‘All is fair in love and war’

No work of fiction ,a novel or a play can exist without reference to politics. All human relationships, between man and man, man and woman . woman and woman  individual and the State are politically wired with all possible contradictions and compromises. These relationships,therefore, find fullest expression in the hands of a talented artist in diversified ways.

Though the play ‘Troilus and Cressida’,  written by Shakespeare had been in existence in the manuscript form 1603 ( according to the Stationer’s Register’)  it had not been staged till 1898.  A vague reference to it having been staged by Lord Chamberlin’s men in the same year it was written, suggests that it could have been clandestinely  enacted as a sort of  ancient version of modern ‘off -off Broadway theatre’ like  production without Royal permission.

Why ?

Because it was an unusual political and intellectual play, ‘unsullied by the claps of   the vulgar majority ‘, as it was described in the Folio.

Like our own  Bhasa, Kalidasa and Bhavabhooti, who took their themes for their plays from the epics Ramayana,Mahabharata, Shakespeare made use of a minor situation in Homer’s Iliad for dramatizing it in his own way. All most all the characters of Greek mythologies and Roman history constituted the intrinsic part of the western cultural psyche. Nestor, Hector,Achilles, Ulysses, Ajax and a host of others featured in Iliad represented heroism, valour and chivalry. Helen considered to be the most beautiful woman on earth ( ‘Is it the face that launched a thousand ships?’ – Edward Marlowe)  remained in the aesthetic memory of an average European as a woman of angelic charm and tenderness.  But, in this play,  Shakespeare subtly satirizes all of them , including Helen, who is shown as a flirting nincompoop!

Troilus and Cressida are minor characters in Homer’s Iliad. But both of them are major characters in Shakespeare’s play. The love between them is the theme of the play.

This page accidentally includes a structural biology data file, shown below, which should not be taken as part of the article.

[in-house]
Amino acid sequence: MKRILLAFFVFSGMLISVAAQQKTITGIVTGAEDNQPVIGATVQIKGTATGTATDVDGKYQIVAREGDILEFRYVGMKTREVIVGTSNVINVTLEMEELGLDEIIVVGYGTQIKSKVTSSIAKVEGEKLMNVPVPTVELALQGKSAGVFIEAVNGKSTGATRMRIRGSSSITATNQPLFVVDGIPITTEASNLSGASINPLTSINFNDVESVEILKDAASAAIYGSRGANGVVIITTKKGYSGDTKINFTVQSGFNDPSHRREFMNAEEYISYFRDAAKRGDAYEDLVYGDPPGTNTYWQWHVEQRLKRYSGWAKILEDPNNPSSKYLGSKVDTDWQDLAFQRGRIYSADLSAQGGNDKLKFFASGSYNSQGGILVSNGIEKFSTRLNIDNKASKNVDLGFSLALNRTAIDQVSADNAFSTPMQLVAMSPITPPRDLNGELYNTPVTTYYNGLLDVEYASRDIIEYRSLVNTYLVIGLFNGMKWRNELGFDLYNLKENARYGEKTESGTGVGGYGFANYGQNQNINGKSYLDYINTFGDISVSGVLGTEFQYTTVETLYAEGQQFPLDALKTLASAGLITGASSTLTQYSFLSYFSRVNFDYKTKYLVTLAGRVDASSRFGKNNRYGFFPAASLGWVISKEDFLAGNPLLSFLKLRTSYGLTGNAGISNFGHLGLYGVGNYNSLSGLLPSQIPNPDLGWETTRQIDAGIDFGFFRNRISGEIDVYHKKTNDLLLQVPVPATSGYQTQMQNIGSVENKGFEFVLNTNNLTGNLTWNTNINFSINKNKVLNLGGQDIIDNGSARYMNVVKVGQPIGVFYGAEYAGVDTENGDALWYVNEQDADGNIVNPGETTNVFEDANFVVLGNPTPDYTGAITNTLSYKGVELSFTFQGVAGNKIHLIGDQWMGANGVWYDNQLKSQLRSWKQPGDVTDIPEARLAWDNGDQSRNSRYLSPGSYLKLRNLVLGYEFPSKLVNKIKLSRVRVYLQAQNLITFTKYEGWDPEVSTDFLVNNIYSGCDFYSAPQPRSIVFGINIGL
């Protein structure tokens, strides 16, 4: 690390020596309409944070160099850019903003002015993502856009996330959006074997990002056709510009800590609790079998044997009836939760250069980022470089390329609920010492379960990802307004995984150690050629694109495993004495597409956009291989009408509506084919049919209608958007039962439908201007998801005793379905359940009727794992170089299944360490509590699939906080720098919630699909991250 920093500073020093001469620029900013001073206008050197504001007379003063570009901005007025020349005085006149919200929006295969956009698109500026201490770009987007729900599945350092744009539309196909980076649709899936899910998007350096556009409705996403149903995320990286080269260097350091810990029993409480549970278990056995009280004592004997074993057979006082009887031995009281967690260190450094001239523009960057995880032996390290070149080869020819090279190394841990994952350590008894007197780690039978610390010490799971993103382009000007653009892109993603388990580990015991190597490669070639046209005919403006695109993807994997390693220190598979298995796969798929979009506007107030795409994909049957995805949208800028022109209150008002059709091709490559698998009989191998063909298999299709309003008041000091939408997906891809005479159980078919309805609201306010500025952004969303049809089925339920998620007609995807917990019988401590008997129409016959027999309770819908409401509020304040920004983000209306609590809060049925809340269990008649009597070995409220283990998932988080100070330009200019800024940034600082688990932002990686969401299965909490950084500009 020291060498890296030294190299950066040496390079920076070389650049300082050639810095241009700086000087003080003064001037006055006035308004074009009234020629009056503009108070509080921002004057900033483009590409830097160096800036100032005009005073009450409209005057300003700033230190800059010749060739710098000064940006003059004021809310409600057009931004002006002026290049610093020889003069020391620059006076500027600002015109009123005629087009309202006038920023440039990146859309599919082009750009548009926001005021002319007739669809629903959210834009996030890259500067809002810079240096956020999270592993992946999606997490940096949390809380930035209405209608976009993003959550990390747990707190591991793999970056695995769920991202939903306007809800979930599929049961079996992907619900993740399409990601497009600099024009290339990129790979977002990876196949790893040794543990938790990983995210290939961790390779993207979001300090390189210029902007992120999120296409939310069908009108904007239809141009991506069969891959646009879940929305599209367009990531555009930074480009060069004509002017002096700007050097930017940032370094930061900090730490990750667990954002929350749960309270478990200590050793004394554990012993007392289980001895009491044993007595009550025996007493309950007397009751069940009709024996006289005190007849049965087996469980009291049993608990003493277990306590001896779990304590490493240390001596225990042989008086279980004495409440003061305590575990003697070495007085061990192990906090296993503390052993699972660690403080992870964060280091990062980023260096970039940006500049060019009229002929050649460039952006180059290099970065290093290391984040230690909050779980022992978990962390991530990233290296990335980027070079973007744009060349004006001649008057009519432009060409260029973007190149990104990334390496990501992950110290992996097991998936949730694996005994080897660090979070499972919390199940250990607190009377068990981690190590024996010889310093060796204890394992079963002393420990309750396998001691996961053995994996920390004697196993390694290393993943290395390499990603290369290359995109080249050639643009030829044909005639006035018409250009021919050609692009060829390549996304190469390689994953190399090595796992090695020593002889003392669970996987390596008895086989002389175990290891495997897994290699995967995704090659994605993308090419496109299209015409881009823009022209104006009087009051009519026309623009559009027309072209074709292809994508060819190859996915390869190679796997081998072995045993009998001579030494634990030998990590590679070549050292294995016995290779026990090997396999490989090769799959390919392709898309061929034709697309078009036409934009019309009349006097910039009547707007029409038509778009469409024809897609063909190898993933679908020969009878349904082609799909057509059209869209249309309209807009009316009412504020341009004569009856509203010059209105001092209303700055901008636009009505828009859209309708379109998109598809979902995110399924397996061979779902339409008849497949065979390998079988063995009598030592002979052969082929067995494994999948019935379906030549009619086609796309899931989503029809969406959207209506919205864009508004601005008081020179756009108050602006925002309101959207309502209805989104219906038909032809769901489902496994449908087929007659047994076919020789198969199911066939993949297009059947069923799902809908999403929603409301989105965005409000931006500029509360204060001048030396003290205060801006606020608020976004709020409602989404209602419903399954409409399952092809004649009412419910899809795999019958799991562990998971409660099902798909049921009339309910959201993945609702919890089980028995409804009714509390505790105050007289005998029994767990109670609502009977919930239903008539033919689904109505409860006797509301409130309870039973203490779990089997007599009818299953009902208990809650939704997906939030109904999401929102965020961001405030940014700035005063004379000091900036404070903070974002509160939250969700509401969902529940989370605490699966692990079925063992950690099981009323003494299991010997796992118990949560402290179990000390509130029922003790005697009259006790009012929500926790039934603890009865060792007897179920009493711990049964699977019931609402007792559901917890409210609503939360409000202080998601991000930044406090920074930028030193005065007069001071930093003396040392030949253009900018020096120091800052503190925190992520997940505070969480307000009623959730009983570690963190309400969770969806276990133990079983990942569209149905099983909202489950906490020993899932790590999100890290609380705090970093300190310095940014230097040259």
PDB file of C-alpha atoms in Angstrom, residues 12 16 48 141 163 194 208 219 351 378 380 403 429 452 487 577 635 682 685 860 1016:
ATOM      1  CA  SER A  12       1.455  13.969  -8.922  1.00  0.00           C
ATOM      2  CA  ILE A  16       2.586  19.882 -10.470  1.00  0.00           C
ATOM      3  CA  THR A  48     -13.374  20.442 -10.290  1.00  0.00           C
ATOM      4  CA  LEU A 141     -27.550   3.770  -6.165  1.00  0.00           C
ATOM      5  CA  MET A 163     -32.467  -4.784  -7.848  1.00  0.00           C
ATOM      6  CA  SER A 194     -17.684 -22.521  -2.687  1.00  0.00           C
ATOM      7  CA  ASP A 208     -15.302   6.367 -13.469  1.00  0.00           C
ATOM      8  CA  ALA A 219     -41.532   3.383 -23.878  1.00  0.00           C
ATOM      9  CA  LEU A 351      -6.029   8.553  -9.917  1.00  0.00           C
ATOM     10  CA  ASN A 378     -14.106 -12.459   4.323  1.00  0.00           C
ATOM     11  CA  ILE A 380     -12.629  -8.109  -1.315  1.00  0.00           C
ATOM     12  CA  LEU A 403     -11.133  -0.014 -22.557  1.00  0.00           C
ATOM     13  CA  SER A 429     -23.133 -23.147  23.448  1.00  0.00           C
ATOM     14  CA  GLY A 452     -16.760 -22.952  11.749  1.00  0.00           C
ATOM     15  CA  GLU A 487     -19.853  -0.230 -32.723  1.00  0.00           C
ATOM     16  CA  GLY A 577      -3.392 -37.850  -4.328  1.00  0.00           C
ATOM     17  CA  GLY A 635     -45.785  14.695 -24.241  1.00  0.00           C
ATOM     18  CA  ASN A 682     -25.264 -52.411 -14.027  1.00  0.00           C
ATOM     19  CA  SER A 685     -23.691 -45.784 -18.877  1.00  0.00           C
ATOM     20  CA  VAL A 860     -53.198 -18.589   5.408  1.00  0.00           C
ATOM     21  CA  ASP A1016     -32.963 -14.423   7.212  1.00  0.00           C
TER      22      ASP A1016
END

Troilus is the son of Priam (King of Troy) and the younger brother of  Paris, who abducts Helen, the wife of Menelaus, the brother of Agamemnon, the Greek  general. Cressida is the daughter of Calchas, who has deserted his native Trojan camp and joined the Greeks for survival. Cressida remains with the Trojans.

Troilus loves Cressida intensely with moonshine thoughts of idealism and chivalry, but Cressida , although she likes him, has a cynical attitude towards things held ‘sacred’. The Trojan war started when she was eleven years old but goes on and on. This makes her feel bitter and distrustful of anything held ‘holy’.

The central theme of the play is that the two warring parties- the Trojans and Greeks= decide to exchange Cressida for a Greek commander even without consulting her, because she is after all a woman!

Does this not remind us of our own Mahabharata, where the personification of Virtue, Dharmaputra, uses his own wife Draupati as a gambling bet only to lose her in the bargain? What happens then? In the Royal Court  his wife is disrobed in the presence of no less virtuous men like Bheehma ,Drona and Kripa , who watch this scene helplessly without uttering a word of protest.

In  Shakespeare’s play, the  valiant and chivalrous men like Hercules , Hector , Ajax and others are also a party to this shameless deal, when a girl in her teens is exchanged for a an army commander.

How does Cressida react to this atrocious deal?

She chooses to spend the previous night with Troilus and leaves for the Greek camp the next morning to ‘honour’ the agreement of exchange without the least sentimental hang-over, not minding being called a slut!

This is vintage Shakespeare.  ‘All is fair in love and war’ !



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